A flash-flood watch was in effect for the area until early Sunday morning with a forecast of about two inches of rain for the Philadelphia region. Most of the Shore region was also under a flood watch, as well as at risk for dangerous rip currents.
Water on the roadways has already affected parts of Wildwood, where police closed the George Redding Bridge earlier Saturday evening due to flooding. The bridge was open again, but motorists should exercise caution as rainfall will continue through the night.
Meanwhile in Wildwood NJ (look close) pic.twitter.com/Vccd0NbInz
— Marissa Appel (@Marissaappel) July 21, 2018
This video from @PhSportsDigest shows flooding on Pacific Ave & Spicer in Wildwood, New Jersey. Have weather photos or video you want to share? Send it here: https://t.co/0dd1iUnm2r pic.twitter.com/RnIemJNvC2
— NBC10 Philadelphia (@NBCPhiladelphia) July 21, 2018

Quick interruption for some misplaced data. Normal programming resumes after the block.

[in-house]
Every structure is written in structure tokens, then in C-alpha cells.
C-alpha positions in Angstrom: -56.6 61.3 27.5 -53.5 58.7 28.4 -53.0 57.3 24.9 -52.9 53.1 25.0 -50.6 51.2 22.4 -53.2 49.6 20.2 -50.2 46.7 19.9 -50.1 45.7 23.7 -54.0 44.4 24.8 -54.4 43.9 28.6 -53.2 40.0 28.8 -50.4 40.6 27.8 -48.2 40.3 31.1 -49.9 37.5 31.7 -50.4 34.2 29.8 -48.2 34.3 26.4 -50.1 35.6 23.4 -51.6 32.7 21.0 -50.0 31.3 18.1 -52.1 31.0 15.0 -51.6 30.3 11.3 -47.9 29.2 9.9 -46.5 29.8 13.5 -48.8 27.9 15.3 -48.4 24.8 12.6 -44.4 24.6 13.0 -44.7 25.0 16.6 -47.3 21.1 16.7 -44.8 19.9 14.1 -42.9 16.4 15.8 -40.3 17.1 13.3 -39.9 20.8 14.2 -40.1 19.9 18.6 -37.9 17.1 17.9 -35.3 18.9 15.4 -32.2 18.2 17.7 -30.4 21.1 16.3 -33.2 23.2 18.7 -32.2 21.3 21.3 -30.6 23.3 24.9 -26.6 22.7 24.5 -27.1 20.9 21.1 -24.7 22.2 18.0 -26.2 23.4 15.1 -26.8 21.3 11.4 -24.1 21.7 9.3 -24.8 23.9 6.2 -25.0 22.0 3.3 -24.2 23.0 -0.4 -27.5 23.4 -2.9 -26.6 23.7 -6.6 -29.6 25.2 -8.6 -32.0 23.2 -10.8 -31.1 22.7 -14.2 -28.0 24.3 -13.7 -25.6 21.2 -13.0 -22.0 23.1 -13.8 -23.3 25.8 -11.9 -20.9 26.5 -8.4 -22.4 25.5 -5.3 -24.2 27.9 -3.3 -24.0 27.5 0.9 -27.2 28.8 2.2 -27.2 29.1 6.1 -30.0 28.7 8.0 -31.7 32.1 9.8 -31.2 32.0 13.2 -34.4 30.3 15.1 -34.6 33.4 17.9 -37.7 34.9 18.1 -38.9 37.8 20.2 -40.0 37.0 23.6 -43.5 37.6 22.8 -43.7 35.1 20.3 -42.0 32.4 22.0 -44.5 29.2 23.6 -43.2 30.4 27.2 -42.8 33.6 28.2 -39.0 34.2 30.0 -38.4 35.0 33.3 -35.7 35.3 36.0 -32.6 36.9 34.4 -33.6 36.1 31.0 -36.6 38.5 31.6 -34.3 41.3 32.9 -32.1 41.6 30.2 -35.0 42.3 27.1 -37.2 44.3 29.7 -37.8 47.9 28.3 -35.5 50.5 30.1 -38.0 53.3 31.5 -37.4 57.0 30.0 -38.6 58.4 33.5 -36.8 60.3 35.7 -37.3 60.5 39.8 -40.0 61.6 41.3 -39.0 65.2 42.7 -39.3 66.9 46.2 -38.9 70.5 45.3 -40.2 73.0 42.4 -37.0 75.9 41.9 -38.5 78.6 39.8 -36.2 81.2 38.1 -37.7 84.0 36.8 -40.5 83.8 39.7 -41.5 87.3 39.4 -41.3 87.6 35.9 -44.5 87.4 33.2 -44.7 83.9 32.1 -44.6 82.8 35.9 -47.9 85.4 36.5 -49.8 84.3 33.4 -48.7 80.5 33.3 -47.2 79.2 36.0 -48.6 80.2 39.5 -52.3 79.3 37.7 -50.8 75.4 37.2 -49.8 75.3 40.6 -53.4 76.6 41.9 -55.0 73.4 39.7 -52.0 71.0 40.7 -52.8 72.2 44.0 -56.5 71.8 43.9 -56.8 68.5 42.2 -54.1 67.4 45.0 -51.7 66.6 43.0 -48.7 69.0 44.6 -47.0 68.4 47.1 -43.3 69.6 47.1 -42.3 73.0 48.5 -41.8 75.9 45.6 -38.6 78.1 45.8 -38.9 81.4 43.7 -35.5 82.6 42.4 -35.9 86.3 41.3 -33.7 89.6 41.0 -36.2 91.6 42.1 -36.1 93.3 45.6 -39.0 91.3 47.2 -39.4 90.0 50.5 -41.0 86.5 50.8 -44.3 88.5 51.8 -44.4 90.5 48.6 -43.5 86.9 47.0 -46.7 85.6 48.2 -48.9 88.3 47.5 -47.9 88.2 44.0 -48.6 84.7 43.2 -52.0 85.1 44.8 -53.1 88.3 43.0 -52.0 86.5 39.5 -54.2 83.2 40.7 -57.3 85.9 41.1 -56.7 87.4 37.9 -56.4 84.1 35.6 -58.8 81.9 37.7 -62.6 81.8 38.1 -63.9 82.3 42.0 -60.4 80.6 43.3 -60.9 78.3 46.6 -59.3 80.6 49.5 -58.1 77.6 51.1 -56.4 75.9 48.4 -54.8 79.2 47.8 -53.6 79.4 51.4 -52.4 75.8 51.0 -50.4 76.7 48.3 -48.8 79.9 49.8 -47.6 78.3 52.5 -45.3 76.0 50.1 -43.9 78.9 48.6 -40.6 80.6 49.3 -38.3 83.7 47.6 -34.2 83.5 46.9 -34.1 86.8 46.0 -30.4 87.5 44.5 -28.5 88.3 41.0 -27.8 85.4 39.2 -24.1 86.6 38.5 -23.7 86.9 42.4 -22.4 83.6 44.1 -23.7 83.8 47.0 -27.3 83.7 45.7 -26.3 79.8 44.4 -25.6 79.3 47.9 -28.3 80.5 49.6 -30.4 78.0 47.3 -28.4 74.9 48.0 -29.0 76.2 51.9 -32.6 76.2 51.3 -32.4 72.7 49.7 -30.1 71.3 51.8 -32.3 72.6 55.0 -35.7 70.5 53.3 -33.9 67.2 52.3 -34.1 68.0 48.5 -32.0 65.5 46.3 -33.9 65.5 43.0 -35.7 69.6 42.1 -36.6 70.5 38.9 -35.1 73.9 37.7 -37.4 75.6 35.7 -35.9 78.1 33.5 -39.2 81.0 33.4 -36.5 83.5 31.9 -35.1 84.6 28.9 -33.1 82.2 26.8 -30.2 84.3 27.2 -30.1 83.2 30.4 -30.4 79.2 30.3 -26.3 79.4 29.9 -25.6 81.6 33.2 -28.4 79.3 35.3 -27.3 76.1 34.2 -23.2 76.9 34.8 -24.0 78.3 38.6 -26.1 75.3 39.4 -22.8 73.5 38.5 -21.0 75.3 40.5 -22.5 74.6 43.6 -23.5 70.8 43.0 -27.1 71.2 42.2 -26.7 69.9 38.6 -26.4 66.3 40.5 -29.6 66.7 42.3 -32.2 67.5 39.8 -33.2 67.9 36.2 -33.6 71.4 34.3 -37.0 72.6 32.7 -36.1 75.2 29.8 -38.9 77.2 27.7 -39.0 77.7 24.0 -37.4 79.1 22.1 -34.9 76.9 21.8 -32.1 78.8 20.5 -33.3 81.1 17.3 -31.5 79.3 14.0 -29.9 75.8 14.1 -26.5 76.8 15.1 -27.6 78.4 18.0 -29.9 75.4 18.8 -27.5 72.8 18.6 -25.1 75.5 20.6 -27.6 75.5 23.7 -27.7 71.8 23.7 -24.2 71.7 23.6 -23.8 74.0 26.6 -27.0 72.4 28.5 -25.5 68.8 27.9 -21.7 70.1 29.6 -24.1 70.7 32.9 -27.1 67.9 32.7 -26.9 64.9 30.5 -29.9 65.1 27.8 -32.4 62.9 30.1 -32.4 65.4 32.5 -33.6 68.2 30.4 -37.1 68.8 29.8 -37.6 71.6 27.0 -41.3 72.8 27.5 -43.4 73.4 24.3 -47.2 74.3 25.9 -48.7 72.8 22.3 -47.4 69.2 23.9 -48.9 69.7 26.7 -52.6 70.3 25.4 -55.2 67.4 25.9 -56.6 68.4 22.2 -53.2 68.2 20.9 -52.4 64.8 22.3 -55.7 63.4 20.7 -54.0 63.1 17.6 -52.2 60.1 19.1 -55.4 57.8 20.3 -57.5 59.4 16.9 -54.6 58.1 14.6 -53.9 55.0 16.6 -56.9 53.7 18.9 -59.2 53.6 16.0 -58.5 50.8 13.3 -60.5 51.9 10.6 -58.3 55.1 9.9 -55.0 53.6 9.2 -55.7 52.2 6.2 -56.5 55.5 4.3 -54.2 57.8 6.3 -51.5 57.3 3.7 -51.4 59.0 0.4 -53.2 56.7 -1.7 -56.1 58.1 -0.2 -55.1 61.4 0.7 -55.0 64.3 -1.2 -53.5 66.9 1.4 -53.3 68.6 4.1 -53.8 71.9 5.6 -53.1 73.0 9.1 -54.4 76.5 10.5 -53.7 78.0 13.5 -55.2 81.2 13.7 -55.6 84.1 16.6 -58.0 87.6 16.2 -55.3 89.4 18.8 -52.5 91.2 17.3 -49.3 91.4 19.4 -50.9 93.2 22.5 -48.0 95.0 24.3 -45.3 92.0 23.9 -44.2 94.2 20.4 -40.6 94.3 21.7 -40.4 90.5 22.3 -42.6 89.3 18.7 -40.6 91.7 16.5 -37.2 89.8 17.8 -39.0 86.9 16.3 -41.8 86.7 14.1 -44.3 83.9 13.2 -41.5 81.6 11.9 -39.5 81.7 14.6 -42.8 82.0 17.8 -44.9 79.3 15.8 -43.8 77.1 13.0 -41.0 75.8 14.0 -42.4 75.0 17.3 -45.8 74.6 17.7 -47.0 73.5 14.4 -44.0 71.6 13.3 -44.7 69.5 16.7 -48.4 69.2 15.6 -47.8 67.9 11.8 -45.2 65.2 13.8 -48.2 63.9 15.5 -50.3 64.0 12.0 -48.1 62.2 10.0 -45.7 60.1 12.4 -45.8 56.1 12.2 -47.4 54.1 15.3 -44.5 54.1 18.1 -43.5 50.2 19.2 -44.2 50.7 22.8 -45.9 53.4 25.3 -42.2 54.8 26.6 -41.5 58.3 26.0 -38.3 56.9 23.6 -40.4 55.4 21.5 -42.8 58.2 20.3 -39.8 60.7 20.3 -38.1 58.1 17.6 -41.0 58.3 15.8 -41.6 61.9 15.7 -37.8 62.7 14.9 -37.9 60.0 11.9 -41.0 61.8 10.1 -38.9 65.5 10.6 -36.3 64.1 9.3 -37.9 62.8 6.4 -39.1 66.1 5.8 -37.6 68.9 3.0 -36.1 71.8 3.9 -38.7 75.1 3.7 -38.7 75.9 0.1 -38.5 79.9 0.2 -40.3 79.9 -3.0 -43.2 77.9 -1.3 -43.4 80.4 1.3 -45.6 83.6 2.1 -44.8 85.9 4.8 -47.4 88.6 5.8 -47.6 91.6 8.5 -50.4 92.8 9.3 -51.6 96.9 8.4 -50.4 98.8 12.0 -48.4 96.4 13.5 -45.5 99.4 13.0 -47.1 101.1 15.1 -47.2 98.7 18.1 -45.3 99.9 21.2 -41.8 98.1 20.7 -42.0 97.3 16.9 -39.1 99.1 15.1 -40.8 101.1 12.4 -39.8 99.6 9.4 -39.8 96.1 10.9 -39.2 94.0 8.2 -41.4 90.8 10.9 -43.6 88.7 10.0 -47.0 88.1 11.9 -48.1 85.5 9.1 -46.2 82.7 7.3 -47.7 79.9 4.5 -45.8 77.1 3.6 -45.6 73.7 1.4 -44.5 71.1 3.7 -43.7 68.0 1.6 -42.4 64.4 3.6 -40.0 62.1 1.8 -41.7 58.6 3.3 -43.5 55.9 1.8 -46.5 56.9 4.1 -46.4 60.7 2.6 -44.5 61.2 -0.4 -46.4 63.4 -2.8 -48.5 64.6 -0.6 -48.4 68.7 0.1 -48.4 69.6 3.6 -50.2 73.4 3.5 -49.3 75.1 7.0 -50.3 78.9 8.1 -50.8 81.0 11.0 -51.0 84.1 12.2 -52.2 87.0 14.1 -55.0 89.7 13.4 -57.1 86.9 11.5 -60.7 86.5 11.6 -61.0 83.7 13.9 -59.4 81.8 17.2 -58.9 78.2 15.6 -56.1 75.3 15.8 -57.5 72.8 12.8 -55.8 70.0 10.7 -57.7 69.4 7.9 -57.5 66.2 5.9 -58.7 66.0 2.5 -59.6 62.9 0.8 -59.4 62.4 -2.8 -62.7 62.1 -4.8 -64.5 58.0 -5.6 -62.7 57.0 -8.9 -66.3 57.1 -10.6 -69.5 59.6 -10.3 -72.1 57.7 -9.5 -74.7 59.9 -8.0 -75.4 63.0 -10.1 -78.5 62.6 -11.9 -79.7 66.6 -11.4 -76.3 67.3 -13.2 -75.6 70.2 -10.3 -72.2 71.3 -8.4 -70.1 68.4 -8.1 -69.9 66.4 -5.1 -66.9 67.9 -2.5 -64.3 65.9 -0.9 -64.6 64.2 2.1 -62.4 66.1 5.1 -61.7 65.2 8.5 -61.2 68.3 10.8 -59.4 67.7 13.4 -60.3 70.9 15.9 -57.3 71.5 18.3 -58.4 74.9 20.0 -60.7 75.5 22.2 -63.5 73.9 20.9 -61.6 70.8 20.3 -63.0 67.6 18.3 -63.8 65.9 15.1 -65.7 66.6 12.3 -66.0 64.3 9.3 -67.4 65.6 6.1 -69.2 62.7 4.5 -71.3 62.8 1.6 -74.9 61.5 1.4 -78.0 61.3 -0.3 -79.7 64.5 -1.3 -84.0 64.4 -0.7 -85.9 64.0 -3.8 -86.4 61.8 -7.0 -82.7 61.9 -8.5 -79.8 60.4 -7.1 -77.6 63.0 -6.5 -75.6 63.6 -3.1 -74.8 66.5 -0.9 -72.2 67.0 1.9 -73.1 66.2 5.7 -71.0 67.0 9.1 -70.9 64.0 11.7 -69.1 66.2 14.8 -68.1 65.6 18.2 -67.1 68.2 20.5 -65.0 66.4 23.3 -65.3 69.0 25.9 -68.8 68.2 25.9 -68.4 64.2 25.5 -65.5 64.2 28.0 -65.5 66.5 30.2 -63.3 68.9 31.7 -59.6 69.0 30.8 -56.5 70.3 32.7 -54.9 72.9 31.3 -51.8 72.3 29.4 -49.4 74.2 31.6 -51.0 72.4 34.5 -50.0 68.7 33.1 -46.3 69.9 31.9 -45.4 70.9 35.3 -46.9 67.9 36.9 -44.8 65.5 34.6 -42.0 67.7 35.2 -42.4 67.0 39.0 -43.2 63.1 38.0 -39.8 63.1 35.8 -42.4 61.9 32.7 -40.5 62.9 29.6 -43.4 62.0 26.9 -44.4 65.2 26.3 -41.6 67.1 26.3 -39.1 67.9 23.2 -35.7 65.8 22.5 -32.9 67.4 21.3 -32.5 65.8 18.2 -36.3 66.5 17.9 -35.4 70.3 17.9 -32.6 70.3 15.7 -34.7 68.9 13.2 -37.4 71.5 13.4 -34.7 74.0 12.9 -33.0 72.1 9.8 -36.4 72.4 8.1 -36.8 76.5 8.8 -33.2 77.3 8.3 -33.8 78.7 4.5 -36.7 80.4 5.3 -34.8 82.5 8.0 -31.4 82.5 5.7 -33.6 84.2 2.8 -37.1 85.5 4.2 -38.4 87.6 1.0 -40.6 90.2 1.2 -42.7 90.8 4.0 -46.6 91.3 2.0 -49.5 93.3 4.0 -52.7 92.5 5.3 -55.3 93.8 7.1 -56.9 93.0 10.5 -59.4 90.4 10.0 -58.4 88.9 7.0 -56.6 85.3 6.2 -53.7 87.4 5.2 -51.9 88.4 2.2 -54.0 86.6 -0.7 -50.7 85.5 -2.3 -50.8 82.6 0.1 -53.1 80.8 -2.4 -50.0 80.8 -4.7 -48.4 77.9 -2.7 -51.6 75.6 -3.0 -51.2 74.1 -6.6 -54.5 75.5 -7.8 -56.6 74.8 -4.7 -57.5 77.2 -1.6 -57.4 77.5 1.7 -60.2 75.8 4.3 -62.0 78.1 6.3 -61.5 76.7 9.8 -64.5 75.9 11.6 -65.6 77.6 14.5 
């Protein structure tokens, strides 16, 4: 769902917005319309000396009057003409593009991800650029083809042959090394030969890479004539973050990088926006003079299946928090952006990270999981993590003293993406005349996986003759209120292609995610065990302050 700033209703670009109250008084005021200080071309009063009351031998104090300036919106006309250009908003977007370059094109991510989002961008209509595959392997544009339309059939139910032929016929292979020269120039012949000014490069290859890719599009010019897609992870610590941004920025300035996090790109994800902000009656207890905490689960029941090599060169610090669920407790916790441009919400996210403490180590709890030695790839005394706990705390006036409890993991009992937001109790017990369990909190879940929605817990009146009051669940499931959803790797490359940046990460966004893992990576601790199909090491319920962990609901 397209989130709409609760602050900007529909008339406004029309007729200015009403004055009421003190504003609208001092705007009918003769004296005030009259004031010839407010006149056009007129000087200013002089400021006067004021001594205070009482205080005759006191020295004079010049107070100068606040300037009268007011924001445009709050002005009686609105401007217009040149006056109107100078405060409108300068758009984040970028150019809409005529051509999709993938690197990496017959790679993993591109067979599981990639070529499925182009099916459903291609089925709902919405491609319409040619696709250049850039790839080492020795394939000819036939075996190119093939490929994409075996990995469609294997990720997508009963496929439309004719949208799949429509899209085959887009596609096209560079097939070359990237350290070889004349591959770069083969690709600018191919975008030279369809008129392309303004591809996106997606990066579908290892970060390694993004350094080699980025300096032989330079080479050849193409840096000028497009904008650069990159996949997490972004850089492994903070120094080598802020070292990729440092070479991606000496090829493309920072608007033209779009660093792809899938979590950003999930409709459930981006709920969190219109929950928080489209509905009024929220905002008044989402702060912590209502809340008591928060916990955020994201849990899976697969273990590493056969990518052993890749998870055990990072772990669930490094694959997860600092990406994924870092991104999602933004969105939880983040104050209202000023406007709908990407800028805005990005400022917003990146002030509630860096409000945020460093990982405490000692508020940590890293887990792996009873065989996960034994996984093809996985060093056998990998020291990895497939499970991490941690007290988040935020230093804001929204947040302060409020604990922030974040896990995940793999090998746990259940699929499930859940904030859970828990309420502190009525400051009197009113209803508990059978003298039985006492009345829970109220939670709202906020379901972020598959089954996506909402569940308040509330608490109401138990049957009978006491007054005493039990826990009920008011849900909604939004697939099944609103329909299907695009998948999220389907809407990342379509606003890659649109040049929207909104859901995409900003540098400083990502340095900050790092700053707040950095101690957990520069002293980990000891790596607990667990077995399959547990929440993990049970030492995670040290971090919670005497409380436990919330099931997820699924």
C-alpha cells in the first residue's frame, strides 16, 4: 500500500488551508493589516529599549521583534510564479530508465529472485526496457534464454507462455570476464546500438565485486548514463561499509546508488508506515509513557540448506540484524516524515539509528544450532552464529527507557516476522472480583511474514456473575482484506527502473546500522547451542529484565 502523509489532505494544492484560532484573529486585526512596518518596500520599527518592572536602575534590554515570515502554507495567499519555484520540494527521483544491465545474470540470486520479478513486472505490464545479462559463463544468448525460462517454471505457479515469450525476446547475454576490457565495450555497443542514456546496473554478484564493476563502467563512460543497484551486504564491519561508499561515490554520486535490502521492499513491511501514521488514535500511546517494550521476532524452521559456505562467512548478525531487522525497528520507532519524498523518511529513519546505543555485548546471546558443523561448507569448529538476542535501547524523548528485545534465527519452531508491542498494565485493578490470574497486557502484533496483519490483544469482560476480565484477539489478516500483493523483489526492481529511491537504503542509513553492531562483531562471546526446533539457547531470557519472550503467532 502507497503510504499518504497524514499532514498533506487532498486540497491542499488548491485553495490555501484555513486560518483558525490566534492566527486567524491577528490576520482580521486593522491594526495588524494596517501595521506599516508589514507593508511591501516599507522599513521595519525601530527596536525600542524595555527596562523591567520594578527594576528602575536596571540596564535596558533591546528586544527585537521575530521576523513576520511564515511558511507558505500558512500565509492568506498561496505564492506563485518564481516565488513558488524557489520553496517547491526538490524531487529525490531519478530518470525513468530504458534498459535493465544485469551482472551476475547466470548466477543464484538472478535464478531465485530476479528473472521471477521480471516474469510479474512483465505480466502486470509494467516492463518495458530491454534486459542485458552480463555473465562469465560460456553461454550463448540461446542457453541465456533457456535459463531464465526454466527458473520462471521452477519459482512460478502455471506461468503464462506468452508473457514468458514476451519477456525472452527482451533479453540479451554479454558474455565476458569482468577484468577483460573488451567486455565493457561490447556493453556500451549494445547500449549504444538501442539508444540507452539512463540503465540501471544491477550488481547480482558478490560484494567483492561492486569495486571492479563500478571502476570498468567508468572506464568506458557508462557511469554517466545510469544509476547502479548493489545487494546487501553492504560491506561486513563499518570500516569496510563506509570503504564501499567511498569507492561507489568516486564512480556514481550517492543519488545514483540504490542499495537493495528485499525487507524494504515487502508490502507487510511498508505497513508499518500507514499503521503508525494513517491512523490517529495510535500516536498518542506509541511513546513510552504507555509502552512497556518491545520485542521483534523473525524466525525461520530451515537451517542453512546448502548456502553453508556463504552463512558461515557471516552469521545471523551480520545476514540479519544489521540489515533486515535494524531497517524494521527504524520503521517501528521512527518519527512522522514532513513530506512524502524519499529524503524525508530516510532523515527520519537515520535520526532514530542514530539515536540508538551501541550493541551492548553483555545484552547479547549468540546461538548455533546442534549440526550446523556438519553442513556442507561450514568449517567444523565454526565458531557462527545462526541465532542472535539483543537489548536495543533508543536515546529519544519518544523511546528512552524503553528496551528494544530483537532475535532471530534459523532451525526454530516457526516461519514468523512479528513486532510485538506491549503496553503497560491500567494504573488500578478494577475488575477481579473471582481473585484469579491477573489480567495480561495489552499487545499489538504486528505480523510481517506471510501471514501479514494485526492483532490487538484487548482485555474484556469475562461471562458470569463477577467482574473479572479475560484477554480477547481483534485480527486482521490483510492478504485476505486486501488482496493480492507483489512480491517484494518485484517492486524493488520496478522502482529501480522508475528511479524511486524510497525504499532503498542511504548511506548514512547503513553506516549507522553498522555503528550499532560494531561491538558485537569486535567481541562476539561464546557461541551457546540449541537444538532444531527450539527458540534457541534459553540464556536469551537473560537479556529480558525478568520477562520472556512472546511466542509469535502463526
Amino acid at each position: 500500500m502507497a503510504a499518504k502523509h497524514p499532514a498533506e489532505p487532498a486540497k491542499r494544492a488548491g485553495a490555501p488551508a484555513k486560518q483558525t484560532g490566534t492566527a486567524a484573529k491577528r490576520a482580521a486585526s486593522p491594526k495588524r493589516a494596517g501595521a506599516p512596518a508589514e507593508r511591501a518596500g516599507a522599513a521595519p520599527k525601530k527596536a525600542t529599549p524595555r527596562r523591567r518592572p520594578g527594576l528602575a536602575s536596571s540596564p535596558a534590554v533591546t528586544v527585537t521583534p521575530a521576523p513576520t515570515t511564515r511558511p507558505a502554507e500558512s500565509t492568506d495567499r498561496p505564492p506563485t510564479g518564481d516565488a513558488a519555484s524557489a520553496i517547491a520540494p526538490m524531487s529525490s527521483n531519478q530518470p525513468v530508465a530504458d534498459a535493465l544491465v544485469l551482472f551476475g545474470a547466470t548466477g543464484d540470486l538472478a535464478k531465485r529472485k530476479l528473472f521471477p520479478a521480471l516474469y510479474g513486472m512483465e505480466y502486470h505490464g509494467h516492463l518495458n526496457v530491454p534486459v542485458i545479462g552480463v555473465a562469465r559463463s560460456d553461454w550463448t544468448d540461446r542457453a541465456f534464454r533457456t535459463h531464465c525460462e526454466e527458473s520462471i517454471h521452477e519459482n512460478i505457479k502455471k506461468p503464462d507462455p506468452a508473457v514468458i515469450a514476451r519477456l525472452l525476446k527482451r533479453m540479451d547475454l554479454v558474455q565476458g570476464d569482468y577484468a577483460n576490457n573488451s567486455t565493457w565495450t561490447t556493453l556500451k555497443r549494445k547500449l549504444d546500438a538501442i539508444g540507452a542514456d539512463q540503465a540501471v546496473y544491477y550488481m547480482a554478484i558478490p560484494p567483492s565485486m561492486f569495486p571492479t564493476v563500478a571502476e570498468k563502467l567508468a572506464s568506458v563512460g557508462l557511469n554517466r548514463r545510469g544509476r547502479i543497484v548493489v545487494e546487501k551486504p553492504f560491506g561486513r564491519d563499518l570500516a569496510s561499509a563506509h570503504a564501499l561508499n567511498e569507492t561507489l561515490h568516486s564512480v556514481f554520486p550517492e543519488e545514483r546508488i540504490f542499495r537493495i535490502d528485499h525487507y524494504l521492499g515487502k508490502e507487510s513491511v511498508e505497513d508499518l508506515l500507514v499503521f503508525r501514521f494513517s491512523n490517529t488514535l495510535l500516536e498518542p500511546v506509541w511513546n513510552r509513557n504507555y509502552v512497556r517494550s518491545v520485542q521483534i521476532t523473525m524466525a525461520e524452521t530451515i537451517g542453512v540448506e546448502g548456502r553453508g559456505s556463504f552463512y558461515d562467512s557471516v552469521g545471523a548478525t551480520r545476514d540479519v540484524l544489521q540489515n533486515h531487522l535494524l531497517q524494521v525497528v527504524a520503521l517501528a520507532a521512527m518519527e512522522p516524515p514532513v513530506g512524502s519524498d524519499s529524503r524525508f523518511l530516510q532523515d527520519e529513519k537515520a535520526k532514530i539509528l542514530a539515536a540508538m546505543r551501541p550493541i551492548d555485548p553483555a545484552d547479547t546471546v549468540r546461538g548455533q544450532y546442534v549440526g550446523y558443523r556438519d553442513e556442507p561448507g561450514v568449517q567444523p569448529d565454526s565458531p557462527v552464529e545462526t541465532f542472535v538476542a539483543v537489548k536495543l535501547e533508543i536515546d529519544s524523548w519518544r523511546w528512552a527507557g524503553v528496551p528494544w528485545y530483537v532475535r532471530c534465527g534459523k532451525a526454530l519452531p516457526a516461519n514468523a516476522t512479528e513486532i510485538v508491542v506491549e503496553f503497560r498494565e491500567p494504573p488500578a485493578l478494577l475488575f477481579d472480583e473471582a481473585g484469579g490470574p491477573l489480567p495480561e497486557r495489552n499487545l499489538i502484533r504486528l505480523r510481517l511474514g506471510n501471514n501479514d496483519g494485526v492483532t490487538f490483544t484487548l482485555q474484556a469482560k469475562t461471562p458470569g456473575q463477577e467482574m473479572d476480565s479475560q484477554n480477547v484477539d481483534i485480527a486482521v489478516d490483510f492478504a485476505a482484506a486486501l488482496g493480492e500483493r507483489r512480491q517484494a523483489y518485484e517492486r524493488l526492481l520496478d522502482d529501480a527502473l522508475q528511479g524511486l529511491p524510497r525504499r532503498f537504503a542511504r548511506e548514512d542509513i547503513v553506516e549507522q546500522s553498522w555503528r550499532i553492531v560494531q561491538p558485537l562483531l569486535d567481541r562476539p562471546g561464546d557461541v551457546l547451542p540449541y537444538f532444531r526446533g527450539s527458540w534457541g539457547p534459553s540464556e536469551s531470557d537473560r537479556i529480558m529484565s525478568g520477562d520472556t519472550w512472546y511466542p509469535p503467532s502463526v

“Today’s pretty much the definition of a washout,” Trent Davis, a meteorologist with the National Weather Service’s Mount Holly office, said Saturday.
The cause can be attributed to an unusual weather pattern for this time of year — one more likely seen in the fall.
“In a way, it’s almost like a setup for a nor’easter,” Davis said. “Definitely too warm for snow, thankfully.”
Down the Shore? Might as well check out the Inquirer and Daily News’ guide on the best activities for a rainy day at the beach. A high rip current risk in effect through Saturday evening.
There is a HIGH risk for the development of dangerous rip currents along the coasts of NJ and DE today. Follow the instructions of local beach patrols and stay out of the surf if requested to do so. Do not go into the surf if no life guards are present. Stay Safe. #njwx #dewx pic.twitter.com/FXoAu4Hpdu
— NWS Mount Holly (@NWS_MountHolly) July 21, 2018
A chance of showers and storms was possible early Sunday with a high for the day in the mid-80s before falling just around 75 degrees.
There is also a 30 to 60 percent chance of showers and thunderstorms possible throughout the region until Friday.